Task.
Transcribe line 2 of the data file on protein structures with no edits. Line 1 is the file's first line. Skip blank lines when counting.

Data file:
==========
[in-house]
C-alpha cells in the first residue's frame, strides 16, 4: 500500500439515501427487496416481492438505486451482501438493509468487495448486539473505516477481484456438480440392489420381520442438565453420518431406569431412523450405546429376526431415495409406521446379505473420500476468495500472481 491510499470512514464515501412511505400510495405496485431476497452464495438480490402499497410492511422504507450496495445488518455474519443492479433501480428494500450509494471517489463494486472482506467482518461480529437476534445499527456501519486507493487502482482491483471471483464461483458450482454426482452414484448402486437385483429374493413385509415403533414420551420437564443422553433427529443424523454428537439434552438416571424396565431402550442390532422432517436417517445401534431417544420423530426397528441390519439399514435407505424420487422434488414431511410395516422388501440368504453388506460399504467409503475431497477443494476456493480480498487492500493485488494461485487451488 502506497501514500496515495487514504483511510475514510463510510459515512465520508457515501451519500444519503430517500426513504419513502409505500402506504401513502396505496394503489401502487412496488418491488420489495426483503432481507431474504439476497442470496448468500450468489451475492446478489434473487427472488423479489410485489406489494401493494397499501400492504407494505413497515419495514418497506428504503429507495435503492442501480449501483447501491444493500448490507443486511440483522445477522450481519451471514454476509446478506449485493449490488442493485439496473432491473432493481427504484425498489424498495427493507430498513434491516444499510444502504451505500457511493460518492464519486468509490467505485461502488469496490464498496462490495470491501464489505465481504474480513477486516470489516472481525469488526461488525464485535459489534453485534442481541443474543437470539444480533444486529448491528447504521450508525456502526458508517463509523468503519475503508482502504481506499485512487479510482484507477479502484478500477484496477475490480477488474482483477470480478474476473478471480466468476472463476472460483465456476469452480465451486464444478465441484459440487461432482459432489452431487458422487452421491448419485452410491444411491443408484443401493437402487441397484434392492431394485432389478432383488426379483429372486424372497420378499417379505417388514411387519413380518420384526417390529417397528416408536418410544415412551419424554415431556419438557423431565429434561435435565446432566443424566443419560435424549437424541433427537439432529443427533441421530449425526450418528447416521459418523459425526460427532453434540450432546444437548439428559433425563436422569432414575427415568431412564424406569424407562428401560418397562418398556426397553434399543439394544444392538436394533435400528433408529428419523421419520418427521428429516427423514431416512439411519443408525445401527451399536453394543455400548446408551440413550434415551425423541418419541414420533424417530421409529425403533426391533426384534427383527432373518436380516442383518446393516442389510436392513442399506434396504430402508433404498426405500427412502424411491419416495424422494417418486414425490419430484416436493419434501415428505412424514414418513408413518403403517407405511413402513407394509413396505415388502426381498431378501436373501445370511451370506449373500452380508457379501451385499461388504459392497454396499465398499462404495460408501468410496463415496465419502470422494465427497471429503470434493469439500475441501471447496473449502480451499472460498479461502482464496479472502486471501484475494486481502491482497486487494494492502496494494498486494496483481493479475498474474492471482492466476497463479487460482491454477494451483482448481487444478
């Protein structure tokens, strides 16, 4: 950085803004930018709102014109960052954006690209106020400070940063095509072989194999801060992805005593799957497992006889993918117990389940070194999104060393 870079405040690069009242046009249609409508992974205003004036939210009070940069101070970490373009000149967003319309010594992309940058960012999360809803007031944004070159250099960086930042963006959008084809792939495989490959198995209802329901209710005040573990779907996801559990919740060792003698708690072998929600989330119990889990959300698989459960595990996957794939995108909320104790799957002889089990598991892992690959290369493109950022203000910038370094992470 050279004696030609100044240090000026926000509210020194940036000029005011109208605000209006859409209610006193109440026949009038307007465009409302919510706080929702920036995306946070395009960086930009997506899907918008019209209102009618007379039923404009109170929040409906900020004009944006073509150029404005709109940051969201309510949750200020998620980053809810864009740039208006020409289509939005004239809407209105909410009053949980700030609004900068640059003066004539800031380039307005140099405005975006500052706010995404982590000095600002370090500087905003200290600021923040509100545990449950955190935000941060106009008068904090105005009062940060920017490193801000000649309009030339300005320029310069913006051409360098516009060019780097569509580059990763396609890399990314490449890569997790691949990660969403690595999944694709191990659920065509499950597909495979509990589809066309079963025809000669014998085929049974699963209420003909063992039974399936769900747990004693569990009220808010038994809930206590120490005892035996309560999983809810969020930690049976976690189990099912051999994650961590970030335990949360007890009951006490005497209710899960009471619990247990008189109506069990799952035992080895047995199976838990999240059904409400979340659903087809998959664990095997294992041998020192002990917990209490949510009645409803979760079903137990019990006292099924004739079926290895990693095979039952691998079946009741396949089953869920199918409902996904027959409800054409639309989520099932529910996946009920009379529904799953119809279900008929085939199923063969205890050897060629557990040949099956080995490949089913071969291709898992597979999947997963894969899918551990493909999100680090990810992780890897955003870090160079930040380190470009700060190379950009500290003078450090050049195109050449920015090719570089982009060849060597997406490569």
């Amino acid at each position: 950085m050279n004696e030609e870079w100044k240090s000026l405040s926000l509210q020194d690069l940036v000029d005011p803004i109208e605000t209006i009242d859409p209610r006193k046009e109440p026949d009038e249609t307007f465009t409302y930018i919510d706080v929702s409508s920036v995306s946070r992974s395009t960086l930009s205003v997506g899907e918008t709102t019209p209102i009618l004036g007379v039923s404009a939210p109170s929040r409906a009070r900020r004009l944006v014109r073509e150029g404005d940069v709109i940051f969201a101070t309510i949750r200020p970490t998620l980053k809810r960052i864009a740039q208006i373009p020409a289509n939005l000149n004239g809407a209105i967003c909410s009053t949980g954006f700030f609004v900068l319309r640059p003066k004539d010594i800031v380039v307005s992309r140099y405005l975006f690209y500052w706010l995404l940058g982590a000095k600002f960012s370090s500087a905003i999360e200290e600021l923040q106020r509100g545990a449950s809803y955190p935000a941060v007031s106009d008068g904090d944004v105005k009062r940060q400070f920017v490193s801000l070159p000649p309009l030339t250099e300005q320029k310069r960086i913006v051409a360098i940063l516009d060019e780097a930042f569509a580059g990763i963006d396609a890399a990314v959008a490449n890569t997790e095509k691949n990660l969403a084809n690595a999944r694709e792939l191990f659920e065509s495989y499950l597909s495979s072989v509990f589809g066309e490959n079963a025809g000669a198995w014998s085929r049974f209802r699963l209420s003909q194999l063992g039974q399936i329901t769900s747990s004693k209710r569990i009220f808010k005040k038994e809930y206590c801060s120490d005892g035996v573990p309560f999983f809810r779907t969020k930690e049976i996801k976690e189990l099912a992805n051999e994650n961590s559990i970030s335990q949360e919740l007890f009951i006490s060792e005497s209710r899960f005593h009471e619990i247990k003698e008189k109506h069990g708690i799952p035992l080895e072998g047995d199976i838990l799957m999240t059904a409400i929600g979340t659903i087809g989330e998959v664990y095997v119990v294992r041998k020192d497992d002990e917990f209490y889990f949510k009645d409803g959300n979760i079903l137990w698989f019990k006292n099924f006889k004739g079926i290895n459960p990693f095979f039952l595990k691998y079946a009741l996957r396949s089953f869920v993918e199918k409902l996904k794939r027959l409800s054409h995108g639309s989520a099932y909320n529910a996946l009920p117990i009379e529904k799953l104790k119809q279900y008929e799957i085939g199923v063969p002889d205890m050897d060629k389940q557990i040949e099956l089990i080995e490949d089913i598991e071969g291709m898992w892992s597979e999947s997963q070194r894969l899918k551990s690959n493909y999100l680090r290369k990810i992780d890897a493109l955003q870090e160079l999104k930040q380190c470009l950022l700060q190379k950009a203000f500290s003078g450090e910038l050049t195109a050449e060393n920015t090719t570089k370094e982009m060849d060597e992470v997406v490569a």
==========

C-alpha cells in the first residue's frame, strides 16, 4: 500500500439515501427487496416481492438505486451482501438493509468487495448486539473505516477481484456438480440392489420381520442438565453420518431406569431412523450405546429376526431415495409406521446379505473420500476468495500472481 491510499470512514464515501412511505400510495405496485431476497452464495438480490402499497410492511422504507450496495445488518455474519443492479433501480428494500450509494471517489463494486472482506467482518461480529437476534445499527456501519486507493487502482482491483471471483464461483458450482454426482452414484448402486437385483429374493413385509415403533414420551420437564443422553433427529443424523454428537439434552438416571424396565431402550442390532422432517436417517445401534431417544420423530426397528441390519439399514435407505424420487422434488414431511410395516422388501440368504453388506460399504467409503475431497477443494476456493480480498487492500493485488494461485487451488 502506497501514500496515495487514504483511510475514510463510510459515512465520508457515501451519500444519503430517500426513504419513502409505500402506504401513502396505496394503489401502487412496488418491488420489495426483503432481507431474504439476497442470496448468500450468489451475492446478489434473487427472488423479489410485489406489494401493494397499501400492504407494505413497515419495514418497506428504503429507495435503492442501480449501483447501491444493500448490507443486511440483522445477522450481519451471514454476509446478506449485493449490488442493485439496473432491473432493481427504484425498489424498495427493507430498513434491516444499510444502504451505500457511493460518492464519486468509490467505485461502488469496490464498496462490495470491501464489505465481504474480513477486516470489516472481525469488526461488525464485535459489534453485534442481541443474543437470539444480533444486529448491528447504521450508525456502526458508517463509523468503519475503508482502504481506499485512487479510482484507477479502484478500477484496477475490480477488474482483477470480478474476473478471480466468476472463476472460483465456476469452480465451486464444478465441484459440487461432482459432489452431487458422487452421491448419485452410491444411491443408484443401493437402487441397484434392492431394485432389478432383488426379483429372486424372497420378499417379505417388514411387519413380518420384526417390529417397528416408536418410544415412551419424554415431556419438557423431565429434561435435565446432566443424566443419560435424549437424541433427537439432529443427533441421530449425526450418528447416521459418523459425526460427532453434540450432546444437548439428559433425563436422569432414575427415568431412564424406569424407562428401560418397562418398556426397553434399543439394544444392538436394533435400528433408529428419523421419520418427521428429516427423514431416512439411519443408525445401527451399536453394543455400548446408551440413550434415551425423541418419541414420533424417530421409529425403533426391533426384534427383527432373518436380516442383518446393516442389510436392513442399506434396504430402508433404498426405500427412502424411491419416495424422494417418486414425490419430484416436493419434501415428505412424514414418513408413518403403517407405511413402513407394509413396505415388502426381498431378501436373501445370511451370506449373500452380508457379501451385499461388504459392497454396499465398499462404495460408501468410496463415496465419502470422494465427497471429503470434493469439500475441501471447496473449502480451499472460498479461502482464496479472502486471501484475494486481502491482497486487494494492502496494494498486494496483481493479475498474474492471482492466476497463479487460482491454477494451483482448481487444478